On the biggest box-office weekend in history, Diana and Steve Wedgwood decided not to see a movie. Not at the Alameda Theatre and Cineplex, anyway. After heading over from Oakland for a Saturday matinee, the couple caught sight of International Alliance of Theatrical Stage Employees projectionists picketing beneath the marquee and opted — as a “union family” — to go elsewhere.
It’s a scene the city of Alameda doesn’t want to see repeated. Facing a projected $5 million budget shortfall for the 2008-2009 fiscal year, Alameda has been forced to cut back services and put a property-transfer-tax increase on the November ballot. And with $30.5 million in public funds invested in the new movie complex, the city is hoping that the facility will draw repeat business to the Park Street district and help increase revenues.
The July 18-19 picket by IATSE Local 169, which alleges that owner Kyle Conner is scratching prints and stalling negotiations, is the latest in a handful of potential image problems the theater has encountered since opening in May with a black-tie-and-slight-projection-glitches gala. And though the Art Deco picture palace, adjacent seven-screen cineplex, and municipal parking garage have netted attention and visitors from within the city and beyond, not everyone who’s come to marvel at the natty new Alameda is planning on a return trip.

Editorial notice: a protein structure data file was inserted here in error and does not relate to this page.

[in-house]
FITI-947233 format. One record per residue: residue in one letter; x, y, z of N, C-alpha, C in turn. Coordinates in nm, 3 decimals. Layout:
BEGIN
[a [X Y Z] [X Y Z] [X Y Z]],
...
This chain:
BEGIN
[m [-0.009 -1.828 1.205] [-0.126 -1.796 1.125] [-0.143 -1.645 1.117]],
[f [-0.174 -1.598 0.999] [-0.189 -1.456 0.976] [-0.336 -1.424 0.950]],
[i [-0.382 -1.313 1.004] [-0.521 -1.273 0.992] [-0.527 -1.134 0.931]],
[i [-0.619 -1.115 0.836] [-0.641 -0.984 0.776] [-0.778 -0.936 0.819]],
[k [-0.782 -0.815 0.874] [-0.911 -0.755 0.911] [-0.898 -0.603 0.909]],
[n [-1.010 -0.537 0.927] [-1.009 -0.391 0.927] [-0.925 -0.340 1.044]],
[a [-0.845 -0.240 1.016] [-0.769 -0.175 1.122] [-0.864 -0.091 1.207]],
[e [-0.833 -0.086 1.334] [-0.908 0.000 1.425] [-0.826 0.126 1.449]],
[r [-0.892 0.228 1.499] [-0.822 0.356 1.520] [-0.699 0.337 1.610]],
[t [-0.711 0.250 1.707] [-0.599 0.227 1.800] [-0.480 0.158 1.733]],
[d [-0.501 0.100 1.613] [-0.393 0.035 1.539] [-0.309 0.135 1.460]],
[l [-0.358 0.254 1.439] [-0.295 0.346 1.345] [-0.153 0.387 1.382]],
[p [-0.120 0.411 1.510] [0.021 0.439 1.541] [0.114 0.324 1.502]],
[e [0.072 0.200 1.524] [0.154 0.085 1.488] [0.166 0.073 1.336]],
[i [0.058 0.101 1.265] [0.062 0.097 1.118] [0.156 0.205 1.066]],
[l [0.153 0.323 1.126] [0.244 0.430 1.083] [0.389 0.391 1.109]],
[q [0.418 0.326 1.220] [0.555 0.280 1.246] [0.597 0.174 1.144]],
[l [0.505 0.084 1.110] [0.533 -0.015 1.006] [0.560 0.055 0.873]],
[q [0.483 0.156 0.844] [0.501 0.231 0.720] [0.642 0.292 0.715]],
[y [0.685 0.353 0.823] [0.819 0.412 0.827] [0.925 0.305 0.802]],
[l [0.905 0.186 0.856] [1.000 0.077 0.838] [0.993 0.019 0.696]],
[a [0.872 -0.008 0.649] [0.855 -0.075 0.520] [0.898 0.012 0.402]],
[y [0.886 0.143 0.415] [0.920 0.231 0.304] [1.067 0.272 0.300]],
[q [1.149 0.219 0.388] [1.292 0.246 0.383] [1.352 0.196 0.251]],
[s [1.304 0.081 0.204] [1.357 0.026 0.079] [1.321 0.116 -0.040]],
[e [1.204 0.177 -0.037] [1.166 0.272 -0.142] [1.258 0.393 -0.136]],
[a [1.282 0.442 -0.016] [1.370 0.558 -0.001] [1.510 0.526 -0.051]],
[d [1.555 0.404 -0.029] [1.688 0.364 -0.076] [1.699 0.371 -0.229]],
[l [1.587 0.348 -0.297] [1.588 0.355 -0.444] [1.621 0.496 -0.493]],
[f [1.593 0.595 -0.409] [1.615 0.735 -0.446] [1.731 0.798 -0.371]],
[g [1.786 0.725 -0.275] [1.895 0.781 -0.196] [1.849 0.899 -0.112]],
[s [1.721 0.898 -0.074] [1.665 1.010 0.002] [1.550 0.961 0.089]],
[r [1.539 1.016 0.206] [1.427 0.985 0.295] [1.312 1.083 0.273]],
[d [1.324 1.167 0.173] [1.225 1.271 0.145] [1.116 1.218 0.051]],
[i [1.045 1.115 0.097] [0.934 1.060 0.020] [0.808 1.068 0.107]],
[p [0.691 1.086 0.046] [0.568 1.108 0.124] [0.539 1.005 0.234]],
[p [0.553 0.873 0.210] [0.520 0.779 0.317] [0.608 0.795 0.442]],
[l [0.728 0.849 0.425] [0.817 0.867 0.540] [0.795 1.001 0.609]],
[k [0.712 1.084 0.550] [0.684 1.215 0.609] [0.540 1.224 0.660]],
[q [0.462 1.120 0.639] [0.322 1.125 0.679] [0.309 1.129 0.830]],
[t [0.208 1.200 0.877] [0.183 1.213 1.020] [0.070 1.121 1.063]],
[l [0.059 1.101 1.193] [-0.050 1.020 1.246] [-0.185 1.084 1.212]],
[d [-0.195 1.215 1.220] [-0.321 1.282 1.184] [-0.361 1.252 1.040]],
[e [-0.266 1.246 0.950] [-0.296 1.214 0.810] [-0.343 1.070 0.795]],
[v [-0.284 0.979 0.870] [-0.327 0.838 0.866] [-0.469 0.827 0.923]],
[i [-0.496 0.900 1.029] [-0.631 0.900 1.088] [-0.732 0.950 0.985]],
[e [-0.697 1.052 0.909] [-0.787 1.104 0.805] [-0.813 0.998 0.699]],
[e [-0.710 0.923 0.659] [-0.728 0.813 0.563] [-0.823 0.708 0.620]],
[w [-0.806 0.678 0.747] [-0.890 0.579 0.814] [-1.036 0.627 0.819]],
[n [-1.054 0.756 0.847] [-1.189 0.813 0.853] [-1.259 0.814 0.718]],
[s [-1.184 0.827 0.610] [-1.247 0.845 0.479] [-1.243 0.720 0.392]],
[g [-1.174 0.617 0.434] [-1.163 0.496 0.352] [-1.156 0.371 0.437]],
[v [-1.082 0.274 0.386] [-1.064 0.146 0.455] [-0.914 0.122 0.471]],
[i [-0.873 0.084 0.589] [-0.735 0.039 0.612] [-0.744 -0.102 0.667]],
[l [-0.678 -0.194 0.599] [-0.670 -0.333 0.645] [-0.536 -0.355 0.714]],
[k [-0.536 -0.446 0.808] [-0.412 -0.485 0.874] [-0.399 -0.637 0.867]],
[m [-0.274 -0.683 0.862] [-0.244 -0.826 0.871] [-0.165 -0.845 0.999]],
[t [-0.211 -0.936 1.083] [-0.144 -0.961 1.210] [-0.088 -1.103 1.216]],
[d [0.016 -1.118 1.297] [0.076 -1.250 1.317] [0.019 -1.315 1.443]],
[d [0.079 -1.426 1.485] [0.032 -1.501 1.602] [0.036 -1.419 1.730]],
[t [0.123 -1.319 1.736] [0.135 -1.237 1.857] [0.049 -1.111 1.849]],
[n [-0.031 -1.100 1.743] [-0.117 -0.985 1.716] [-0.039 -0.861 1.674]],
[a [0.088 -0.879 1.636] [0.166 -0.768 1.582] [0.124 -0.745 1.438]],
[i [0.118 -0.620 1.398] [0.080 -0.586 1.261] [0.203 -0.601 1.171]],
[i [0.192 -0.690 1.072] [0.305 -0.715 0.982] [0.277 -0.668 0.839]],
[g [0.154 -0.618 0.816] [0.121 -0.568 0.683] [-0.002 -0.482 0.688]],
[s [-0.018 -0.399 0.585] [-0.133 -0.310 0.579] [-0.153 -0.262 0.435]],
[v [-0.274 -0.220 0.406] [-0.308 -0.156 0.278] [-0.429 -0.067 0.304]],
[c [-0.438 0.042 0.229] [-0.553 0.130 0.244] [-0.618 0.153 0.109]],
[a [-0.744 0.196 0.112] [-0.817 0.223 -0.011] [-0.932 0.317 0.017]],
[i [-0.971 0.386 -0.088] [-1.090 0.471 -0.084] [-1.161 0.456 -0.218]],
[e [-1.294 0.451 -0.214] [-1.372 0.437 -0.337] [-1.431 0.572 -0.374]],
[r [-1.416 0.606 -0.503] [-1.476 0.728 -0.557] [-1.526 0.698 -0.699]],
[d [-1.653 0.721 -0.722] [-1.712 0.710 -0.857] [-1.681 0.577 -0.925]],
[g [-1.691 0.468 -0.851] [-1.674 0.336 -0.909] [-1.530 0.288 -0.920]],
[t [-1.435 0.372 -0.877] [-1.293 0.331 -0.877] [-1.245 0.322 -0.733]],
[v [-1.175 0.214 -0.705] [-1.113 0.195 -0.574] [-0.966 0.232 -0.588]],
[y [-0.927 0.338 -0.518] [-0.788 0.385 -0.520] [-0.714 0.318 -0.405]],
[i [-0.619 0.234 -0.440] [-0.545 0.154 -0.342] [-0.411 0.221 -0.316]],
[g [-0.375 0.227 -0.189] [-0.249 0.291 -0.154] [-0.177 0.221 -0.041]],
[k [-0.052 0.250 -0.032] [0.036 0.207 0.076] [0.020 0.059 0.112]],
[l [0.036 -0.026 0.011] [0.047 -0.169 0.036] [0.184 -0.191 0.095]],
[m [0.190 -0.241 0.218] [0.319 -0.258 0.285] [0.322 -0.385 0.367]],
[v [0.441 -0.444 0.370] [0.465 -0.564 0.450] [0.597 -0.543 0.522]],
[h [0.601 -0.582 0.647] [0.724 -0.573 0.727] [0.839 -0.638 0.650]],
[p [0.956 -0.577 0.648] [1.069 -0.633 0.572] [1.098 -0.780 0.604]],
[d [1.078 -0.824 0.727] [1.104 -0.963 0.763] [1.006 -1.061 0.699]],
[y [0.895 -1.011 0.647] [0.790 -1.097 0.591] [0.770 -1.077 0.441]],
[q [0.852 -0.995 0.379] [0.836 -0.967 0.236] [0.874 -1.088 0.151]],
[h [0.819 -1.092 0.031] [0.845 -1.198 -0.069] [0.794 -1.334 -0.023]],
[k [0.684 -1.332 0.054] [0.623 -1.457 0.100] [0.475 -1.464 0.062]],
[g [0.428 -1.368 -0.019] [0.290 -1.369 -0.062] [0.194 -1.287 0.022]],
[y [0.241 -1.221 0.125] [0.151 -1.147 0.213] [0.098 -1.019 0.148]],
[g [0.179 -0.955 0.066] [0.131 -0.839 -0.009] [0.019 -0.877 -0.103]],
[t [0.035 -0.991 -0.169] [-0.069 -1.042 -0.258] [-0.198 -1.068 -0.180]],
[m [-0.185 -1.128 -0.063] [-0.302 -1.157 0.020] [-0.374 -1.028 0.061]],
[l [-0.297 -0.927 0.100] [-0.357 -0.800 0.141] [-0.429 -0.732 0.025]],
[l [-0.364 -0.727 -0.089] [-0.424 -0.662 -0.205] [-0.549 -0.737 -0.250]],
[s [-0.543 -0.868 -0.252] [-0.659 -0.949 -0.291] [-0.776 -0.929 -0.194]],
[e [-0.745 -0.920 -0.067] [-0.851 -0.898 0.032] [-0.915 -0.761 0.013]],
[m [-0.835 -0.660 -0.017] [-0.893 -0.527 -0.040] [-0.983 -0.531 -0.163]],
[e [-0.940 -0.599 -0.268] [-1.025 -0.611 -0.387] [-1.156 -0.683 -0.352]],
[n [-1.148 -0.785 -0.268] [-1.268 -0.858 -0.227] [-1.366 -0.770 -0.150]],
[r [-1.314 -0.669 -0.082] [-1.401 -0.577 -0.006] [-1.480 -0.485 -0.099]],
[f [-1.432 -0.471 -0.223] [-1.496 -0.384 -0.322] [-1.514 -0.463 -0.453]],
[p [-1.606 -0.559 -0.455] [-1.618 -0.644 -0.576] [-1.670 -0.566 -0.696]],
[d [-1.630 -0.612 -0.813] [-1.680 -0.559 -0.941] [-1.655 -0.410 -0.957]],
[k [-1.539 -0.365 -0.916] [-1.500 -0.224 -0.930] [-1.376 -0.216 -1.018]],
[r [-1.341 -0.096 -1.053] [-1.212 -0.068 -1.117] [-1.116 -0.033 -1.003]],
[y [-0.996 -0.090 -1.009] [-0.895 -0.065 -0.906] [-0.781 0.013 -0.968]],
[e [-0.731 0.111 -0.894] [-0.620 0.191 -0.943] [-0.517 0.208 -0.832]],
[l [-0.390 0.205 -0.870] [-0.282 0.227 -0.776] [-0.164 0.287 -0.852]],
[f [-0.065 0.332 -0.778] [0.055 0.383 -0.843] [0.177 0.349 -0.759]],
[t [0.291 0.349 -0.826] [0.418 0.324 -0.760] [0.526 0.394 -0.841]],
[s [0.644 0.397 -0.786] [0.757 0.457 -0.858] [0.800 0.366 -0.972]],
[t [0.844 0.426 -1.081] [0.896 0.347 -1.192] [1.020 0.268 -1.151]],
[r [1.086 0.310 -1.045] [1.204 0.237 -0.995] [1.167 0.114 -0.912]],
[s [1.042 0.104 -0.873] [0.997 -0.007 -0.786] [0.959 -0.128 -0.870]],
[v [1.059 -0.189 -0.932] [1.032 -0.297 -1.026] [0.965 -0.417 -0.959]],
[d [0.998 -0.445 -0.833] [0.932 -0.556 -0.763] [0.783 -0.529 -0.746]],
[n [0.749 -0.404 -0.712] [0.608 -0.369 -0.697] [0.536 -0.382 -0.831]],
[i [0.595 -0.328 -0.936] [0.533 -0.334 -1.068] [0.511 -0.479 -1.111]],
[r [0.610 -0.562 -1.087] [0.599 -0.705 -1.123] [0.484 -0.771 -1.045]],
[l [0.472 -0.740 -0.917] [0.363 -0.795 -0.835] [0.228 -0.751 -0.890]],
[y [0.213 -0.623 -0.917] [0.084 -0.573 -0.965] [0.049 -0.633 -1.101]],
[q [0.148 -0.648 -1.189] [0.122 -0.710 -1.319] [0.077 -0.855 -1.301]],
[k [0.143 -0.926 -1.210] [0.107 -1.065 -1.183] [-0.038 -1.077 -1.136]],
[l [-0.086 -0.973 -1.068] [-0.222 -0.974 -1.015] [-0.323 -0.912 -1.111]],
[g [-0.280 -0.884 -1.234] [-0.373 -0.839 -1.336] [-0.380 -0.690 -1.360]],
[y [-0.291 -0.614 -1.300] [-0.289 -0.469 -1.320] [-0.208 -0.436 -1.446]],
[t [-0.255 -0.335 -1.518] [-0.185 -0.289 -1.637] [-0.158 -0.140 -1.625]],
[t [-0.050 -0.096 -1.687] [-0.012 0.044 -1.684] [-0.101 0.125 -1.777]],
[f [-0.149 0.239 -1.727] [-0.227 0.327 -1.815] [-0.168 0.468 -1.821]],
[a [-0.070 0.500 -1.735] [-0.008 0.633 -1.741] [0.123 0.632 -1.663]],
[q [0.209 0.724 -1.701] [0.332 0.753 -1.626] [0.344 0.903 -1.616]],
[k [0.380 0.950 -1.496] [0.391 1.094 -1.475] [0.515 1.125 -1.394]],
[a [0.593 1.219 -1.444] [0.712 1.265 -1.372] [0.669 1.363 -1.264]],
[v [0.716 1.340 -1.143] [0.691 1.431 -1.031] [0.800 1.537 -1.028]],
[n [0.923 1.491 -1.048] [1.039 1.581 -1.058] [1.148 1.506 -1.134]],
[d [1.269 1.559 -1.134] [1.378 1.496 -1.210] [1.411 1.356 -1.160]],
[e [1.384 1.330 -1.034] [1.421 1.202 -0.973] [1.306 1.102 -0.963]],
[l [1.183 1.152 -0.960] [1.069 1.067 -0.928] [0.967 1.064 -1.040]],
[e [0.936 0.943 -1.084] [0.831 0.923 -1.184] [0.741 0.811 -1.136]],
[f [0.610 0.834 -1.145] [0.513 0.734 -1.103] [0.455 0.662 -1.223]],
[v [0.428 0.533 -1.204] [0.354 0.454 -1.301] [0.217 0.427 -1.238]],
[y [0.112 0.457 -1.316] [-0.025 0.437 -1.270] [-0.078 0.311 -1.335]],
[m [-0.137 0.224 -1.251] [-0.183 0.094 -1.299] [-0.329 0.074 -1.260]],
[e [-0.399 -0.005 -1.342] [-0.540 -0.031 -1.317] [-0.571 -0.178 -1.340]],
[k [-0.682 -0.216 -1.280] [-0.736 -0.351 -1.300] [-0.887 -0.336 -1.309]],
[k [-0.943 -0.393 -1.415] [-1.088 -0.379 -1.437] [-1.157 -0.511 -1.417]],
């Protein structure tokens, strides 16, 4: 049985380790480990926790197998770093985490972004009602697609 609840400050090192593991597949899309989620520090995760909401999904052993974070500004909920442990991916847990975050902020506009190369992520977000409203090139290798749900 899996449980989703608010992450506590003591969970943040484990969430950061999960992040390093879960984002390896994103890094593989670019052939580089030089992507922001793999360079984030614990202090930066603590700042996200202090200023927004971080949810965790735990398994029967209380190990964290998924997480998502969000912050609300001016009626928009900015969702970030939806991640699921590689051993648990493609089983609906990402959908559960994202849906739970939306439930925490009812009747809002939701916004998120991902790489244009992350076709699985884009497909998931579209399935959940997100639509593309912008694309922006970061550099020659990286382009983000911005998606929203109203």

“This was all sold as this grand theater for Alamedans that we’d pay for to be the shining jewel of downtown,” said resident Adam Gillitt. “And now I have no interest in having anything to do with it.” Gillitt said he soured on the cineplex due in large part to technical problems after experiencing poor sound and attending a WALL-E showing that was “out of focus for pretty much the entire film.” The picture eventually ground to a stop, he added, yet “no one acknowledged it. No staff said anything to the patrons. And then after twenty minutes it just started again. I can’t remember the last time I went to a movie where the movie stopped. I mean, it might have been in the ’70s. … From what I understand, union projectionists would actually prevent things like that from happening, so I’m all for it.”
Will Viharo, programmer and publicity director at Speakeasy Theaters, said the Alameda has been gaining a reputation for “butchering” first-run prints and turning off some filmgoers. “As an Alamedan, I love the new theater, but as someone who is also in the business, I can both sympathize with their problems and also recognize that they are unnecessary and easily solved,” he said. Viharo believes that they “need some professionalism in their projection” or will run the risk of sacrificing “a lot of goodwill with customers. And also, I don’t think the studios will put up with getting their prints returned like that.” The competitor said he takes no side in the union dispute, but added that his theaters employ union projectionists because “if you want a job done well you hire people who know how to do it.”
Conner, who partnered with the city to refurbish the landmark theater and build the cineplex, conceded that his operation experienced a handful of “opening issues” inevitable with such a giant undertaking. “Considering what we’ve accomplished and what we’ve delivered to the public, there’s going to be a period of time in any opening of a business like this that there will be some bugs to work out,” he said. “We’re constantly striving to perfect, and the people are getting better and better every day.”